Farren, G. (1833). Essay on the Varieties in Mania, Exhibited by the Characters of Hamlet, Ophelia, Lear and Edgar. London: Dean and Munday.

Hamana, E. (1995). Whose Body Is It, Anyway?—A Re-Reading of Ophelia. In Yoshiko Uéno (Ed.), Hamlet and Japan (pp. 143–154). New York: AMS Press.

Kiefer, C. (2001). The Myth and Madness of Ophelia. The Myth and Madness of Ophelia (pp. 11–39). Amherst: Mead Art Museum.

Kromm, J. E. (1994). “The Feminization of Madness in Visual Representation.” Feminist Studies, 20(3), pp. 507–535. See also Chesler, P. (1972). Women and Madness. New York: Four Walls Eight Windows.

Lehman, A. (1996). Theatricality, Madness and Mesmerism: Nineteenth-century Female Performers. (Doctoral Dissertation, Indiana University, 1990). Dissertation Abstracts International

Raby, P. (1982). ‘Fair Ophelia’: A Life of Harriet Smithon Berlioz. Cambridge: Cambridge University Press.

Showalter, E. (1985). The Female Malady: Women, Madness and English Culture 1830–1980. New York: Pantheon Books.

Showalter, E. (1985). Representing Ophelia: Women, Madness, and the Responsibilities of Feminist Criticism. In Patricia Parker and Geoffrey Hartman (Eds.), Shakespeare and the Question of Theory (pp. 77–94). London: Methuen.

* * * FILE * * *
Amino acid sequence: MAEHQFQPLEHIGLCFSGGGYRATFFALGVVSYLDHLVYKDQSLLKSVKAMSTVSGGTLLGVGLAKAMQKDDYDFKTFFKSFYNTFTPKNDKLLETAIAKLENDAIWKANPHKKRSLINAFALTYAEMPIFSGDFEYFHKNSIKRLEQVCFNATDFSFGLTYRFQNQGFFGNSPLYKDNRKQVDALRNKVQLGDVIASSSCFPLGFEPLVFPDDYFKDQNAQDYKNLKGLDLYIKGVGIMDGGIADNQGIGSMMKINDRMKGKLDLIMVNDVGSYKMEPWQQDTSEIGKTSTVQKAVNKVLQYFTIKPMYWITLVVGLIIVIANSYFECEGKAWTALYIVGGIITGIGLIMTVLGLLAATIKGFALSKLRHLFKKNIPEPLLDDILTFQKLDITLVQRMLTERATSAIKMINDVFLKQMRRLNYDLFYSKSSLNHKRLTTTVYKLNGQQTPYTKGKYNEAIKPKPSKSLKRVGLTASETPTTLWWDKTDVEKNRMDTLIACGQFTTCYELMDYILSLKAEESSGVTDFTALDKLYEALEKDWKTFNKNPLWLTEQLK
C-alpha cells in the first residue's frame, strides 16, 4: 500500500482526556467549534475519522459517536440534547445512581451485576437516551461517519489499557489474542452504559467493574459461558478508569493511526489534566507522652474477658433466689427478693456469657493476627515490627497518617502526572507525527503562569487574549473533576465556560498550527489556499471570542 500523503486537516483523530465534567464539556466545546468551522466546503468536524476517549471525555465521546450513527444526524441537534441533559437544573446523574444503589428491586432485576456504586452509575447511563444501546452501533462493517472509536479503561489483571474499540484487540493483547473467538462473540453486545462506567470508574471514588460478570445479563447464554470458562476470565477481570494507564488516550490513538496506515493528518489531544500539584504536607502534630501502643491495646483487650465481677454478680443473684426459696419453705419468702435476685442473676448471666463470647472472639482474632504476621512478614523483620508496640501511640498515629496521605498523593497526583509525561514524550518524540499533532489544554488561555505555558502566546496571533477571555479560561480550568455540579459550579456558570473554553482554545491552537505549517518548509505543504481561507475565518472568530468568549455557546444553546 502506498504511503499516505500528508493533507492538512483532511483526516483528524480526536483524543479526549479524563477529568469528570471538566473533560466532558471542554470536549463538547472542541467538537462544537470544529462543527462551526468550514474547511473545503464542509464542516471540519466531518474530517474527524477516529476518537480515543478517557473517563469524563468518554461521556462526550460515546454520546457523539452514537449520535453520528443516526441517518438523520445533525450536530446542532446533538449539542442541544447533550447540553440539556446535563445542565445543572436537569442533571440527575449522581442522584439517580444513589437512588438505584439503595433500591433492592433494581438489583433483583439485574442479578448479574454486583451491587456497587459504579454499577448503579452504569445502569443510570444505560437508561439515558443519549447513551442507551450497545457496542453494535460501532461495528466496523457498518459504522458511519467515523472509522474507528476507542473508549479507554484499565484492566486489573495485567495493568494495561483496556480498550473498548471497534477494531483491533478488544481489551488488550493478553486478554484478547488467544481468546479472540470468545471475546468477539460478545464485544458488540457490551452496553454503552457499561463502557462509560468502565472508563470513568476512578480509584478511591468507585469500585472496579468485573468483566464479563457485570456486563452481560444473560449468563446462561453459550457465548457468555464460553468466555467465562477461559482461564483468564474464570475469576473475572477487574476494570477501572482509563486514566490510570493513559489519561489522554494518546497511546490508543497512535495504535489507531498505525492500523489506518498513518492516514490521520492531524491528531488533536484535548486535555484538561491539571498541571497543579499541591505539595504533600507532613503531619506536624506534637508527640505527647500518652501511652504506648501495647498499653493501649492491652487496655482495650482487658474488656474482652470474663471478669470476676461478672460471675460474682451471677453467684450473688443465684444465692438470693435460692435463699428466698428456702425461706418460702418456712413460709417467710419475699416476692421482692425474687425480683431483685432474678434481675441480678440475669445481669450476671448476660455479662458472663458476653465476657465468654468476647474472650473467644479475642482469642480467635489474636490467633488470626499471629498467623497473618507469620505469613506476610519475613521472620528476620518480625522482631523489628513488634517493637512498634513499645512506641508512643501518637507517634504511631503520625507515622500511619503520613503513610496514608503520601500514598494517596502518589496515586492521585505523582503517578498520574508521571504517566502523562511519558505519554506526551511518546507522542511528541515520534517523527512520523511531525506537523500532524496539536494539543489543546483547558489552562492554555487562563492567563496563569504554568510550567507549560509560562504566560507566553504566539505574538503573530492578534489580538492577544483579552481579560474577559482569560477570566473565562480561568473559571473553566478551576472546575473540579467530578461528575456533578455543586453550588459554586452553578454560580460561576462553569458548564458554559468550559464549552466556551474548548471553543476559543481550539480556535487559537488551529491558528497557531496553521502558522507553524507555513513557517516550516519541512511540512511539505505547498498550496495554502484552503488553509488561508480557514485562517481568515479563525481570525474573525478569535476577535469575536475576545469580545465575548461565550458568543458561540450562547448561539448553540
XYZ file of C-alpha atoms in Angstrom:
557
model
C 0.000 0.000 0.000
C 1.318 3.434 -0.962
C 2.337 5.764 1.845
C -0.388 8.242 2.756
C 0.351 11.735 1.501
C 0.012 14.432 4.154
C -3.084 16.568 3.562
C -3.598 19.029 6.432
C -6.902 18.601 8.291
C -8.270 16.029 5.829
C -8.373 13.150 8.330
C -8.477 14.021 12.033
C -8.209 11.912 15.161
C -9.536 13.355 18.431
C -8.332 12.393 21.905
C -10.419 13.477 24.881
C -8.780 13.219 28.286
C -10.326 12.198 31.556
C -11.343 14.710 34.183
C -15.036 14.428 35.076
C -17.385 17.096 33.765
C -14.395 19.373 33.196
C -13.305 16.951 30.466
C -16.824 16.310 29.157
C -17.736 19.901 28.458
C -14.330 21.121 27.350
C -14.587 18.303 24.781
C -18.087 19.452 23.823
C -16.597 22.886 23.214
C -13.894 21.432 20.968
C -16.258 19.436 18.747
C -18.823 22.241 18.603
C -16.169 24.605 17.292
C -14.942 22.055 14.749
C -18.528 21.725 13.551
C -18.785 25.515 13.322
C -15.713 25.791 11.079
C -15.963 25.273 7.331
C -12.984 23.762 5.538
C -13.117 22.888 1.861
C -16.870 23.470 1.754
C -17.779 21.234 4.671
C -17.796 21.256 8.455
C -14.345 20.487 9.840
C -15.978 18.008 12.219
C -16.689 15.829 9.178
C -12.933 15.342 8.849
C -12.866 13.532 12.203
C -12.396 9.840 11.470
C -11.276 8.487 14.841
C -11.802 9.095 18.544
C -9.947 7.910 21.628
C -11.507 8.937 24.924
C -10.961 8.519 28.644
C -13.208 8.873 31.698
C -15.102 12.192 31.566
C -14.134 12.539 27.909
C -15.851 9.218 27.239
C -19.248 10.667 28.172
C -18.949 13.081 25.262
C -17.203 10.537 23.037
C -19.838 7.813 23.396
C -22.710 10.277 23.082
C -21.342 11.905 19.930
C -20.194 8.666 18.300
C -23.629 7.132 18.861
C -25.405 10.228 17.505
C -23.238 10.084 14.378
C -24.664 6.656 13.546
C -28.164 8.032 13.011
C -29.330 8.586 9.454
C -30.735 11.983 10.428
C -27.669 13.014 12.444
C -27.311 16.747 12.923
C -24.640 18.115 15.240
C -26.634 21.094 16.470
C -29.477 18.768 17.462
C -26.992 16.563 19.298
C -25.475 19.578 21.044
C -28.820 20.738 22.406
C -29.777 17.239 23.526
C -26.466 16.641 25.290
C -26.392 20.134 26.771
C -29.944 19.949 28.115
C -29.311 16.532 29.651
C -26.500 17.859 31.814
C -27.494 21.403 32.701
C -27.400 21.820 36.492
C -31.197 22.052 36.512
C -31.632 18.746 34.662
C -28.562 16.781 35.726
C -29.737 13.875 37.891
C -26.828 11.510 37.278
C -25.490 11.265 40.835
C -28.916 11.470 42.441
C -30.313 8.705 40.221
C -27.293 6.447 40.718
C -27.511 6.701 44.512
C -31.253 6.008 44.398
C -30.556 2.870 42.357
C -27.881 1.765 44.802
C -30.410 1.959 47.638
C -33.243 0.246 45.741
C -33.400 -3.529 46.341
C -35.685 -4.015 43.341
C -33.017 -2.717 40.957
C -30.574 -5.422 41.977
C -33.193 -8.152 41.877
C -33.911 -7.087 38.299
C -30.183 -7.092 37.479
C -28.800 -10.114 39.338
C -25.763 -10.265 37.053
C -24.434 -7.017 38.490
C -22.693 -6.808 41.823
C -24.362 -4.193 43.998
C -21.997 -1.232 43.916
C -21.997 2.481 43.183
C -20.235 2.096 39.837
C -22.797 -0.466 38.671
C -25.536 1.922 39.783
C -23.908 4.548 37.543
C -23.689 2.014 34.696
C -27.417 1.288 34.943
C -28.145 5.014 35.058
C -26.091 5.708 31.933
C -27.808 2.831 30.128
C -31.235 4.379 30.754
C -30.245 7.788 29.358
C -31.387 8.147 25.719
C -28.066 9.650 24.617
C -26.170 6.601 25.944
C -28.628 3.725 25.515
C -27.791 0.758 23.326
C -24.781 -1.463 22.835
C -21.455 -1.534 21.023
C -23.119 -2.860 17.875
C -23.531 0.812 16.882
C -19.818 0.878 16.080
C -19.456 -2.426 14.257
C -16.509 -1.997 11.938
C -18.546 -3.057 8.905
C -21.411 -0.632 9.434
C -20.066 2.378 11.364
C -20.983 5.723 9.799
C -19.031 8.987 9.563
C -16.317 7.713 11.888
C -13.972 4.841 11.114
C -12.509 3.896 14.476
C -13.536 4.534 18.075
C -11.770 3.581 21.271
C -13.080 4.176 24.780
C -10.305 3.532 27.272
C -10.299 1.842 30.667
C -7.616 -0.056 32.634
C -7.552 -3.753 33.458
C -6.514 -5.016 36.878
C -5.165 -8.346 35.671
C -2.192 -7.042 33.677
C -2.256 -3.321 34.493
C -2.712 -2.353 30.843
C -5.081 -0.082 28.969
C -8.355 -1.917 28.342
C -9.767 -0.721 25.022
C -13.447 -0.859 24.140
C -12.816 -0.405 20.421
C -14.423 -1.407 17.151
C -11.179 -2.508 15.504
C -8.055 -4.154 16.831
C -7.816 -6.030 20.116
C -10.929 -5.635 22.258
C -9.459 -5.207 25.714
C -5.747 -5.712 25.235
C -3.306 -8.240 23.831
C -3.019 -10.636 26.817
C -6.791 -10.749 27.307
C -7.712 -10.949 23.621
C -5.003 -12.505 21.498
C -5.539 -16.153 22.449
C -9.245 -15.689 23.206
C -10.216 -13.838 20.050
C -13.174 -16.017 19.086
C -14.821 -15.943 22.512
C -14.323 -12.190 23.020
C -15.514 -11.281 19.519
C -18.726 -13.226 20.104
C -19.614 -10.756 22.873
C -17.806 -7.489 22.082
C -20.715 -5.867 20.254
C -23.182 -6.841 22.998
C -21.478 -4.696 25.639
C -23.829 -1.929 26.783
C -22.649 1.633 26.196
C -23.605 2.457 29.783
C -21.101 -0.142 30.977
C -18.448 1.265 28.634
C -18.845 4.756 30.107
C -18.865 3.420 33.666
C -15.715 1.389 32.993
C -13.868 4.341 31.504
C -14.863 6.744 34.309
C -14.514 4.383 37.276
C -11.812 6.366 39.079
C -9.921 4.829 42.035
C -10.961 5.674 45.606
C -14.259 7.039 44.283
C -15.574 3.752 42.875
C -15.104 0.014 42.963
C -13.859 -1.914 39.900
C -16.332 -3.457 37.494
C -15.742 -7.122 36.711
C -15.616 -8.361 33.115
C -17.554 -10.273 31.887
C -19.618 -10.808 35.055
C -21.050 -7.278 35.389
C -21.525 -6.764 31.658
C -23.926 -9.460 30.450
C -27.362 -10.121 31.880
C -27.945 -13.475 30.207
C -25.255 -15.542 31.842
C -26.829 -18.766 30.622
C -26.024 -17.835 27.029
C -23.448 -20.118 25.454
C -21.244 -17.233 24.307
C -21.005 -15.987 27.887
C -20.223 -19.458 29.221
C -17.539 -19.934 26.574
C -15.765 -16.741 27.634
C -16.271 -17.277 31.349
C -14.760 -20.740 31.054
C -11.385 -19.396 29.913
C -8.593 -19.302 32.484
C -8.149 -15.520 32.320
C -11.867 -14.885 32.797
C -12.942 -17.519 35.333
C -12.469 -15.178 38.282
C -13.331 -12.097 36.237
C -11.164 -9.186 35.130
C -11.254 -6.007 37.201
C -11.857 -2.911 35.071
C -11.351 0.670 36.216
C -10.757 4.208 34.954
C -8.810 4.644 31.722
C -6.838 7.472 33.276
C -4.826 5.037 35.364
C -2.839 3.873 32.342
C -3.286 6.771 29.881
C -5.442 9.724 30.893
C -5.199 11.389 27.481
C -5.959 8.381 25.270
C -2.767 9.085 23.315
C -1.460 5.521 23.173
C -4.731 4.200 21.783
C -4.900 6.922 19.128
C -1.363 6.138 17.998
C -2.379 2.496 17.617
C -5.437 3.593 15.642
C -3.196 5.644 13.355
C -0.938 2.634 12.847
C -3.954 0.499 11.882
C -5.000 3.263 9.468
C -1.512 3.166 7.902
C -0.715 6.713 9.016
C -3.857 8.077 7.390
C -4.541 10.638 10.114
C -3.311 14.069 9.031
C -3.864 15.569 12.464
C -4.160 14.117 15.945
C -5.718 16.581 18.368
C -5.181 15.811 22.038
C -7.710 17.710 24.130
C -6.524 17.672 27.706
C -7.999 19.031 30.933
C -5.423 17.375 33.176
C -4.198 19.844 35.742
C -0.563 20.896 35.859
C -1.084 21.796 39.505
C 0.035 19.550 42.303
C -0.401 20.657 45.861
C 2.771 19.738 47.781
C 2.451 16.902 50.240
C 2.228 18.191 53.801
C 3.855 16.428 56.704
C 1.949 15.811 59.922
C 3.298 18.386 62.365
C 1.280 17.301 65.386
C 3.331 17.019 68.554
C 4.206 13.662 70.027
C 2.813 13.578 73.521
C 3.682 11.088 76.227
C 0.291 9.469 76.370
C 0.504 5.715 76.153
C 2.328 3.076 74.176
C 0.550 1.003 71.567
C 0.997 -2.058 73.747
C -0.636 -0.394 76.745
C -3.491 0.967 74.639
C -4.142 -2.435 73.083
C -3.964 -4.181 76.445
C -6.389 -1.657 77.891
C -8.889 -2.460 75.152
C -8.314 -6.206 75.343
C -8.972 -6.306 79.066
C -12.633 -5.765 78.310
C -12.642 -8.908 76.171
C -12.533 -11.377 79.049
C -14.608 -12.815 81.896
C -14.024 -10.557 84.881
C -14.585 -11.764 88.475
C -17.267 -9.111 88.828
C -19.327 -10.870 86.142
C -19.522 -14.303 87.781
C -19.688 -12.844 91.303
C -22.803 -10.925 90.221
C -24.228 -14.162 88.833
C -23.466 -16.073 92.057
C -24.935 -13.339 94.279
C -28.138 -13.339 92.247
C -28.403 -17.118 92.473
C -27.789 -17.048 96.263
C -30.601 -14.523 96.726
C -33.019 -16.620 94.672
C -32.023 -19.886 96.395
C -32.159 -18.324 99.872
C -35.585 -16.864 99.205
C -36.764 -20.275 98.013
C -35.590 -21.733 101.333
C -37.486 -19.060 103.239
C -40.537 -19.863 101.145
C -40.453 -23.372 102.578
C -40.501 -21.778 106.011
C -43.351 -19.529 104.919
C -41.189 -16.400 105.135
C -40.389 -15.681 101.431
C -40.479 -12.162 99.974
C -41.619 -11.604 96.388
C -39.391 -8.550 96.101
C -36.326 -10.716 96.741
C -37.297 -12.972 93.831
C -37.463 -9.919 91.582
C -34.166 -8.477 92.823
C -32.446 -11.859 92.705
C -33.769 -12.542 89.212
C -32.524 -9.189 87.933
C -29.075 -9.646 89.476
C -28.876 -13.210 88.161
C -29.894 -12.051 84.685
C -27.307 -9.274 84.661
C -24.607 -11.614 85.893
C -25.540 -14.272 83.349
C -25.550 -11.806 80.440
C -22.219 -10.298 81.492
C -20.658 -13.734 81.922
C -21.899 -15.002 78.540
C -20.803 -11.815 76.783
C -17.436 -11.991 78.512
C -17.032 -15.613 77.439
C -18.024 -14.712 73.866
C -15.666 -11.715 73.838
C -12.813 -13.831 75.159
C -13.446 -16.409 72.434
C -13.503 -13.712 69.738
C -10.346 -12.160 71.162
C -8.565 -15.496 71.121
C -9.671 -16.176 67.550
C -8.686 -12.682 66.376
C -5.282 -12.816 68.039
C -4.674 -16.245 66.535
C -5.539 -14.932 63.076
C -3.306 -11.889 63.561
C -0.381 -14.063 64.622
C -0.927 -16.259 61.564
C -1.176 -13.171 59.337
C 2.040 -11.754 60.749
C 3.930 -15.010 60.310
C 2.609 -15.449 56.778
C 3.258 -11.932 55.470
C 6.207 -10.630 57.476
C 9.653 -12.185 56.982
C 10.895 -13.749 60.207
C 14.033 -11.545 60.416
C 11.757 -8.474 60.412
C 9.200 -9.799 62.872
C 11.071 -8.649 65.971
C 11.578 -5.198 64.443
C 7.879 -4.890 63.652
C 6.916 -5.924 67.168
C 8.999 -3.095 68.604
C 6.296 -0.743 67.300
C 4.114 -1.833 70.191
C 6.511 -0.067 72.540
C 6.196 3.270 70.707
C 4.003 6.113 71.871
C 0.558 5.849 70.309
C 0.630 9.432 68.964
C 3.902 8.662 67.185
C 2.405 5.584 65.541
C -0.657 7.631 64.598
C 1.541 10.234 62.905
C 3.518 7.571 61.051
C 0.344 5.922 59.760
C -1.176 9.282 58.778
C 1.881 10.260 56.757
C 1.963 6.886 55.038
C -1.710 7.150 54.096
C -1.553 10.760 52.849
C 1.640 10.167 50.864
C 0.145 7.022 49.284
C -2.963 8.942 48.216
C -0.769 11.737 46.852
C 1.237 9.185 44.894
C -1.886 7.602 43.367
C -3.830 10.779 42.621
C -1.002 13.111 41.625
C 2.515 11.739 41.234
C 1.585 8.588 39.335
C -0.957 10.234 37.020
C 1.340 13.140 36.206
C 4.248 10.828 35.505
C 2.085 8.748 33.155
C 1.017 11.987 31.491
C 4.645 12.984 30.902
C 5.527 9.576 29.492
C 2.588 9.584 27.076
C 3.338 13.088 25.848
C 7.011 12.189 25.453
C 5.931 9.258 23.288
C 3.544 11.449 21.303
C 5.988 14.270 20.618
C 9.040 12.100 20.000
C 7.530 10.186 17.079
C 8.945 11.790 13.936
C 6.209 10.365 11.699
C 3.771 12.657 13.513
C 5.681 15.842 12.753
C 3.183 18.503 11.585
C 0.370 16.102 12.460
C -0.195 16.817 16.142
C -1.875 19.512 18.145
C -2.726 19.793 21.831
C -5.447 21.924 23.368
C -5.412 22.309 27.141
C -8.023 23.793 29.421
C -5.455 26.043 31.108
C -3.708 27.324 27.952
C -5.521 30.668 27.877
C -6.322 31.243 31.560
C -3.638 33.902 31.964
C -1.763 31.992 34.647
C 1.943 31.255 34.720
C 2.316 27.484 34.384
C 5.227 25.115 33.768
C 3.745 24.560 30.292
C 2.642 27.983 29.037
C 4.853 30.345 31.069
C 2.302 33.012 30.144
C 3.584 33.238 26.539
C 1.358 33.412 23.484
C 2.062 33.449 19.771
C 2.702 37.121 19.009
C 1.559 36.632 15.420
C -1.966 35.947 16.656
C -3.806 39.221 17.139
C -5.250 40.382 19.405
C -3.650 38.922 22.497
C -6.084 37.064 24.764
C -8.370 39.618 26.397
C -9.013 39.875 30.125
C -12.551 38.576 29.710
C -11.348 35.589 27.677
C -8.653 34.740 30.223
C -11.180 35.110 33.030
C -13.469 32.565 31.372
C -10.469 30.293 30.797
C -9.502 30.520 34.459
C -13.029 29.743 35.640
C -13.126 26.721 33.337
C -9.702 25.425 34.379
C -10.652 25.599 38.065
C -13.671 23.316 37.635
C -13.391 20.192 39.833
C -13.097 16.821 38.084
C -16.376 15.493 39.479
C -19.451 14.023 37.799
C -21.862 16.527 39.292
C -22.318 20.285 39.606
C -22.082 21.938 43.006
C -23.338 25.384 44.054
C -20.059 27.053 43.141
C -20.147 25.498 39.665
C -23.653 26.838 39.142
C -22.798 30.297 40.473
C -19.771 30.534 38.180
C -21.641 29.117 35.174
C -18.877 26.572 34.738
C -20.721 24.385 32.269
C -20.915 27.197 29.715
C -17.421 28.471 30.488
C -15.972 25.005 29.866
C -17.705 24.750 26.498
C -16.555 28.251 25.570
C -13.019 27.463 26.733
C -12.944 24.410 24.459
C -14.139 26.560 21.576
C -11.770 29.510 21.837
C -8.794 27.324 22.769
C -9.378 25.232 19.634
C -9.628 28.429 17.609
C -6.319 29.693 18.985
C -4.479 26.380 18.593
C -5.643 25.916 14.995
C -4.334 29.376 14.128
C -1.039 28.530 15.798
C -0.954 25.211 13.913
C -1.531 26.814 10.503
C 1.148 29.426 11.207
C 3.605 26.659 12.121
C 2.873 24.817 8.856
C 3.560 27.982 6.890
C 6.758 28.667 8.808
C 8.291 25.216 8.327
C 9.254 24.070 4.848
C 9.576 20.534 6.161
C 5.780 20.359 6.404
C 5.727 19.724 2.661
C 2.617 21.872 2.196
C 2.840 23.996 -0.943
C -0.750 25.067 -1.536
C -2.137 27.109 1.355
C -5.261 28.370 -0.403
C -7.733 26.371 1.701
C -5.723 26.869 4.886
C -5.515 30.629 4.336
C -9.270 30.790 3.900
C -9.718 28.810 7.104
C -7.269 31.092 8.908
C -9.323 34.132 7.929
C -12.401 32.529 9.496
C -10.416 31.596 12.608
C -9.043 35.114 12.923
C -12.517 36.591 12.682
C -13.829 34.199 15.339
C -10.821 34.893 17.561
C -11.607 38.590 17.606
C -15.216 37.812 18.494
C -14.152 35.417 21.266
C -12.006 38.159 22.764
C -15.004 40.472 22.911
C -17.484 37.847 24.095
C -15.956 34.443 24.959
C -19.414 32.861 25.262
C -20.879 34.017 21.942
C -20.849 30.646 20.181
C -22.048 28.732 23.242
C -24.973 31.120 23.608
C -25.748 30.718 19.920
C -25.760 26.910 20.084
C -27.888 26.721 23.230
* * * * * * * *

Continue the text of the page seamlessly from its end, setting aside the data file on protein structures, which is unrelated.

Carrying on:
Steele, V. (1985). Fashion and Eroticism: Ideals of Feminine Beauty From the Victorian Era to the Jazz Age. New York : Oxford University Press.

Winslow, F. (1854). Recent Trials in Lunacy. Journal of Psychological Medicine and Mental Pathology, 7.

Monday, April 28, 2014

BLO's Interpretation of I Puritani


Set Model of BLO's I Puritani, Set Design by John Conklin



by Magda Romanska, Ph.D., Boston Lyric Opera Dramaturg

BLO's version of I Puritani preserves the original historical context, but – following Bellini’s own intent – we focus on the psychological truth of the characters rather than the historical details. History here serves only as a device to tell a larger story of men and women, painting the contrast between the two ruling elements, male and female, and the destruction that follows when they’re off-balance and one comes to dominate the other.

Through the use of an abstract and metaphorical set and costumes, we emphasize Elvira’s isolation in the male-dominated, military world, portraying her slow descent into madness, and blurring the lines between reality and hallucination. The women in our production, like the men, are nondescript; dressed  in identical costumes, they become mirror images – echoes – of Elvira’s own mental condition. She becomes the everywoman of her epoch, and her madness becomes an expression of stifled emotions constrained by the masculine framework from which she cannot escape. Her only escape, so it seems to her, is to fall in love with someone from the other side.